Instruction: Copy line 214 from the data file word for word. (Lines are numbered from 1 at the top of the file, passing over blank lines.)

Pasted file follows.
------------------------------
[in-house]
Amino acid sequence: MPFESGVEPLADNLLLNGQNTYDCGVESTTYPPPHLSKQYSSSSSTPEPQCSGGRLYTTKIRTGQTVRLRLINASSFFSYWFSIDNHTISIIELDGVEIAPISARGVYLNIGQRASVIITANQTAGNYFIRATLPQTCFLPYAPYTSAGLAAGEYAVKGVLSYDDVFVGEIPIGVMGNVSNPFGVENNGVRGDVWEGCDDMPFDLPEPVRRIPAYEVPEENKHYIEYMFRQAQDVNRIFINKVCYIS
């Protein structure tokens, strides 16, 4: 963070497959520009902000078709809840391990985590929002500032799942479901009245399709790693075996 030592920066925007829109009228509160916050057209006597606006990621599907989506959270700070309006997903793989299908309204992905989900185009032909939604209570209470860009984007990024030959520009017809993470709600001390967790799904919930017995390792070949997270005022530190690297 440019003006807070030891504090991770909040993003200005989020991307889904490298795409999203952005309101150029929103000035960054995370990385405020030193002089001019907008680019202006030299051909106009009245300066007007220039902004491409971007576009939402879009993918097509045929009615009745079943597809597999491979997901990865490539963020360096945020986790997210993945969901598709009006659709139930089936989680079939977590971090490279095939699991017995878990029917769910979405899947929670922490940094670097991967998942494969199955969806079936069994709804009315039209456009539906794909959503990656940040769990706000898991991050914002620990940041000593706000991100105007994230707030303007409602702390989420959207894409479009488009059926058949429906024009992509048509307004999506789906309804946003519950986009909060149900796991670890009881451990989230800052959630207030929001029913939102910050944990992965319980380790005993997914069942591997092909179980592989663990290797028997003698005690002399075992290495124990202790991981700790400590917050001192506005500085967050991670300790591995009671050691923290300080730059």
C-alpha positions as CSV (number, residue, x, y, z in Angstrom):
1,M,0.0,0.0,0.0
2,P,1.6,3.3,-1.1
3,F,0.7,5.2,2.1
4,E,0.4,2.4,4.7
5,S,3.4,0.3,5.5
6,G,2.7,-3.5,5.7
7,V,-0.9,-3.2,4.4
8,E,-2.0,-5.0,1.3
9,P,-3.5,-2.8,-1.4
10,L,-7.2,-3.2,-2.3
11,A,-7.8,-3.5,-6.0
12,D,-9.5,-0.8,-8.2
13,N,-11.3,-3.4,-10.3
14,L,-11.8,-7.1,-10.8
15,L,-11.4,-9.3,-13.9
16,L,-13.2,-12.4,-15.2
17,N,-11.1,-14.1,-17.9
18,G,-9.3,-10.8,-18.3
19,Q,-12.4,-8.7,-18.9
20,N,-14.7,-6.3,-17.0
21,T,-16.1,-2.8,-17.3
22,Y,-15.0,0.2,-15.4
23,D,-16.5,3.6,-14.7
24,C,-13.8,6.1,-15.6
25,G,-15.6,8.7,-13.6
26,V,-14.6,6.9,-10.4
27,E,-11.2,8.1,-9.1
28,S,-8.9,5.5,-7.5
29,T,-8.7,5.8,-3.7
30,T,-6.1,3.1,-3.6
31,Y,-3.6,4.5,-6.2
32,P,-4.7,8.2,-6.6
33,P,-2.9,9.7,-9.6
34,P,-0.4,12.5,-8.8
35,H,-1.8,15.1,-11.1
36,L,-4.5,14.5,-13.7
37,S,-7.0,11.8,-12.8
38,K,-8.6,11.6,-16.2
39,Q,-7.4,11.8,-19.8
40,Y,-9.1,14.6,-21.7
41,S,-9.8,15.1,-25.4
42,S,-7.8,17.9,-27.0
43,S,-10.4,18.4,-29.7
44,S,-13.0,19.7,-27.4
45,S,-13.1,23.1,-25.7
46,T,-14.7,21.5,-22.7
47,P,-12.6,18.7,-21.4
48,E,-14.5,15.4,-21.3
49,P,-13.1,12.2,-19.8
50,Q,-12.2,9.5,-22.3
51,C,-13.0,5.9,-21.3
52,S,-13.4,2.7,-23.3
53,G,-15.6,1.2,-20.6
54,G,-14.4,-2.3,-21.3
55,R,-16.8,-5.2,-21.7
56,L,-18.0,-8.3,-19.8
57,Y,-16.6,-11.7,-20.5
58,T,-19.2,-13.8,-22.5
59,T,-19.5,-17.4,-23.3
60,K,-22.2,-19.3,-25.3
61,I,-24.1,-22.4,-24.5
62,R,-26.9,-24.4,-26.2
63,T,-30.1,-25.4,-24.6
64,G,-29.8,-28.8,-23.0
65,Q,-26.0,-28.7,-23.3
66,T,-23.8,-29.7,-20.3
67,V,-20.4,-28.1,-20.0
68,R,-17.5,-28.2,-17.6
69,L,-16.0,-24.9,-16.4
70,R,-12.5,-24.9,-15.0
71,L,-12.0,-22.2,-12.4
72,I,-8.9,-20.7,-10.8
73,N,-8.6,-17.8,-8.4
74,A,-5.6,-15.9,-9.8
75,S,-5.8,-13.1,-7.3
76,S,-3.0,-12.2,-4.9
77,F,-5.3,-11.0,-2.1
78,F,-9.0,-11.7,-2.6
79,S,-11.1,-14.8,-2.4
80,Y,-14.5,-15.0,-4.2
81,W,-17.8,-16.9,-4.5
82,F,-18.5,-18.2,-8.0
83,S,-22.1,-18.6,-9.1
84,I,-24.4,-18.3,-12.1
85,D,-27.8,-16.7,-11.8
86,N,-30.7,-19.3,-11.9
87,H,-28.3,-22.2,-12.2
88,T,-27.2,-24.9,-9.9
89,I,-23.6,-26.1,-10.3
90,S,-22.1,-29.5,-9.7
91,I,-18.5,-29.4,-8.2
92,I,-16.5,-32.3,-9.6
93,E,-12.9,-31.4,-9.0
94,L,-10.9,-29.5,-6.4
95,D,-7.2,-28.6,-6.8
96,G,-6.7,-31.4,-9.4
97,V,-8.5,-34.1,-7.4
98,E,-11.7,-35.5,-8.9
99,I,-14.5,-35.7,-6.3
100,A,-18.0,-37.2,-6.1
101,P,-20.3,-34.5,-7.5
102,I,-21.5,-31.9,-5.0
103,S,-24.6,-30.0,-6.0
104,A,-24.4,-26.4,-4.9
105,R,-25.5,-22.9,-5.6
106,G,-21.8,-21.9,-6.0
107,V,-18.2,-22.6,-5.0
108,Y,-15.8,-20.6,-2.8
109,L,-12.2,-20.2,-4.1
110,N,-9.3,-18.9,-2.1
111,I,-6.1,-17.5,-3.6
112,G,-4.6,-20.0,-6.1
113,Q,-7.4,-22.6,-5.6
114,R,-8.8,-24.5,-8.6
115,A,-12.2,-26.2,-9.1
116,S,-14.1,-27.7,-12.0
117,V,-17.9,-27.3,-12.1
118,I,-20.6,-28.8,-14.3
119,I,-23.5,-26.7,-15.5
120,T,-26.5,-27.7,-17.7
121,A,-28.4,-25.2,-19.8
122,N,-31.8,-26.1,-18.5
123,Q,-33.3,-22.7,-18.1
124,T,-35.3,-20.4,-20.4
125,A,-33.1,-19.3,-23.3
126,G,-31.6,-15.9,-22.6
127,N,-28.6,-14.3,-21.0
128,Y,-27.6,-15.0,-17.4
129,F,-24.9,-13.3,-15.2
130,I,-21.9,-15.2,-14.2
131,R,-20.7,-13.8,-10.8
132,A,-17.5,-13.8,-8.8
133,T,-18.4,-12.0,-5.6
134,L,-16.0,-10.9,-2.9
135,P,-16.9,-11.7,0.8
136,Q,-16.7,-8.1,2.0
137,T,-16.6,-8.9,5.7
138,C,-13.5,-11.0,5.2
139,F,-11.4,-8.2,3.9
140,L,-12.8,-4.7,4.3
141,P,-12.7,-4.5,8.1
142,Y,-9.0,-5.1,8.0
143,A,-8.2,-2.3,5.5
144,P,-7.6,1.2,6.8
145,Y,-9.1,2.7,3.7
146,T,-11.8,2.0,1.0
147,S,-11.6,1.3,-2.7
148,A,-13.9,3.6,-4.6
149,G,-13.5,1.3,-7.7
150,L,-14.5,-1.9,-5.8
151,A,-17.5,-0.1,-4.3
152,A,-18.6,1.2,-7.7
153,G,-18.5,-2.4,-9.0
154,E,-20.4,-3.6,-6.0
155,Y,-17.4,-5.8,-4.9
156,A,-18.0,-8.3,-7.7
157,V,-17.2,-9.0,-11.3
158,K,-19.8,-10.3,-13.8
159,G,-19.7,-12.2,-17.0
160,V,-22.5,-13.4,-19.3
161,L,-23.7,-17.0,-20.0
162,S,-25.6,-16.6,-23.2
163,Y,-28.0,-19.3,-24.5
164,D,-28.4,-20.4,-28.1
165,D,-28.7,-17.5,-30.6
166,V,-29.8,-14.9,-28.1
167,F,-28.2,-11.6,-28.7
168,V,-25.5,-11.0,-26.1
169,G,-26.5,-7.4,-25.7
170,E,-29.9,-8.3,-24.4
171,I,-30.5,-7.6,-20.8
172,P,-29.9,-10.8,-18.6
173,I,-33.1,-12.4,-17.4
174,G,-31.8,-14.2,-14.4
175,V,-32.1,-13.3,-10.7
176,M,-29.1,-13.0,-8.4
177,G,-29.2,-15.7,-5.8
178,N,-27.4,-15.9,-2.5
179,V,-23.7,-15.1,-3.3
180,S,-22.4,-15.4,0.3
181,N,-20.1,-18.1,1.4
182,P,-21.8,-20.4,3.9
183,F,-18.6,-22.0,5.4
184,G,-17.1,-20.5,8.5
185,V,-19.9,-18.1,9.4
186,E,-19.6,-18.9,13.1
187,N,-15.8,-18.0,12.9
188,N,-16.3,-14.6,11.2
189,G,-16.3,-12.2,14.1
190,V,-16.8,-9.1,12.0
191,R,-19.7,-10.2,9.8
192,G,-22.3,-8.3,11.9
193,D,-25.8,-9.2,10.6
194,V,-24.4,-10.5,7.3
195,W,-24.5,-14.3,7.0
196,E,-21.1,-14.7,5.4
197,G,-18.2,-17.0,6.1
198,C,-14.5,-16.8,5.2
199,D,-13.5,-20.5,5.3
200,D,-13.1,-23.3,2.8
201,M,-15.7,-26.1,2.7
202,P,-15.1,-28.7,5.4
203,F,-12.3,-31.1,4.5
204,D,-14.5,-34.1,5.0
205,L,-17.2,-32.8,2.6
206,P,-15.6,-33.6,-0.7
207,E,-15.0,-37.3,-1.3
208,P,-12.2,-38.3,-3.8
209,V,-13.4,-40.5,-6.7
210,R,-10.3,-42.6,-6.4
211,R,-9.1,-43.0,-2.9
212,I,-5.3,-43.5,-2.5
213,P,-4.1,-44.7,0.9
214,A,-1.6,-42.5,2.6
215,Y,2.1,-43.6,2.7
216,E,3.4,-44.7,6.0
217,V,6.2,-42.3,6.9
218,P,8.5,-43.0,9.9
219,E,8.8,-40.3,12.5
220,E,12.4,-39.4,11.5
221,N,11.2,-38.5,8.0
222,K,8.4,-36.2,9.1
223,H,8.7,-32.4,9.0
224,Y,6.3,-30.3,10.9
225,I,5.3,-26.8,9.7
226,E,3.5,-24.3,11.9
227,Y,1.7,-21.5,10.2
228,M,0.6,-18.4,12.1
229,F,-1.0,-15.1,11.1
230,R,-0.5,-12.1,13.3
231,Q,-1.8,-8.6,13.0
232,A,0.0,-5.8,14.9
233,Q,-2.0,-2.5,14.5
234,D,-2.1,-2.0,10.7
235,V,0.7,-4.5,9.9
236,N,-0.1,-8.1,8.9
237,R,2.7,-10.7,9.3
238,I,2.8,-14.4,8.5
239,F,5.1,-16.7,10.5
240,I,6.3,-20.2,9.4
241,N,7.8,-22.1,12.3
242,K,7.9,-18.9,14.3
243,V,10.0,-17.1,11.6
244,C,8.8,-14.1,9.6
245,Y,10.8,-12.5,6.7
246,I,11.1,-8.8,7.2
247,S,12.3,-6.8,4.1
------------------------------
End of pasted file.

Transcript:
210,R,-10.3,-42.6,-6.4